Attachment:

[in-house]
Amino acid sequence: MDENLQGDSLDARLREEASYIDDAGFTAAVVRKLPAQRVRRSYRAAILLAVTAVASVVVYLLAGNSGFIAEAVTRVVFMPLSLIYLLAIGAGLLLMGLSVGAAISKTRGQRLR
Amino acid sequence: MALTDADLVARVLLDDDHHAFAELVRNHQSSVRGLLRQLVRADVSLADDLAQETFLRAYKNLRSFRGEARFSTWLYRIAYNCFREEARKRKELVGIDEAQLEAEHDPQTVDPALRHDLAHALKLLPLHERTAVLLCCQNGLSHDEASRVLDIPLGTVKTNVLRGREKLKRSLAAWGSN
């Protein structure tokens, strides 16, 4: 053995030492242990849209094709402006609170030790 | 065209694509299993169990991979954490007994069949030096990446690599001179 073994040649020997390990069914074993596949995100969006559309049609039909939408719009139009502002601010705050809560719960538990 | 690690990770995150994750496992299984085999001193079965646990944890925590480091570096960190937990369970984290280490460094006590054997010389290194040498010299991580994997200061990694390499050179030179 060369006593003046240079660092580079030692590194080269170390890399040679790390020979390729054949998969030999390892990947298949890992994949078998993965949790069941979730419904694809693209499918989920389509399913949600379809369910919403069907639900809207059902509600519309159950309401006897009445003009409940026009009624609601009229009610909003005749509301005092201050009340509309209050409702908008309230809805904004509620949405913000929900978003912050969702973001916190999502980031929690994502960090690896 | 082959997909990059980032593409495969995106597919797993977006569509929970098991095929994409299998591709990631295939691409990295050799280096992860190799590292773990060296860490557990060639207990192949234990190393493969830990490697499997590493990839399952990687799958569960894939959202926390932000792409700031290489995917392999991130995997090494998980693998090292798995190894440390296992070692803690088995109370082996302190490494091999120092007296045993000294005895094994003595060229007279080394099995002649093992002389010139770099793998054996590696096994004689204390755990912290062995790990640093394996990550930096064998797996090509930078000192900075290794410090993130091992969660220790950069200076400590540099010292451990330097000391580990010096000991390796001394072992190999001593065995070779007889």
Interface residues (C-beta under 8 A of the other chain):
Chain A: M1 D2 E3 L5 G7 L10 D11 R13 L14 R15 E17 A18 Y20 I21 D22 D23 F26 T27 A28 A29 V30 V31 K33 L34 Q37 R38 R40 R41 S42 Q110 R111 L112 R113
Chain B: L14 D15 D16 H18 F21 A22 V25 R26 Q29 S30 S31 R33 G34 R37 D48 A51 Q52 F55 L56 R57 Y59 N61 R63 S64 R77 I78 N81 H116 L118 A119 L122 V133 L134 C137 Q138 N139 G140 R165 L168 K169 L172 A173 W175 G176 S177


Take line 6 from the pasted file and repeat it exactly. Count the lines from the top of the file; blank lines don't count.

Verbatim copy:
Chain A: M1 D2 E3 L5 G7 L10 D11 R13 L14 R15 E17 A18 Y20 I21 D22 D23 F26 T27 A28 A29 V30 V31 K33 L34 Q37 R38 R40 R41 S42 Q110 R111 L112 R113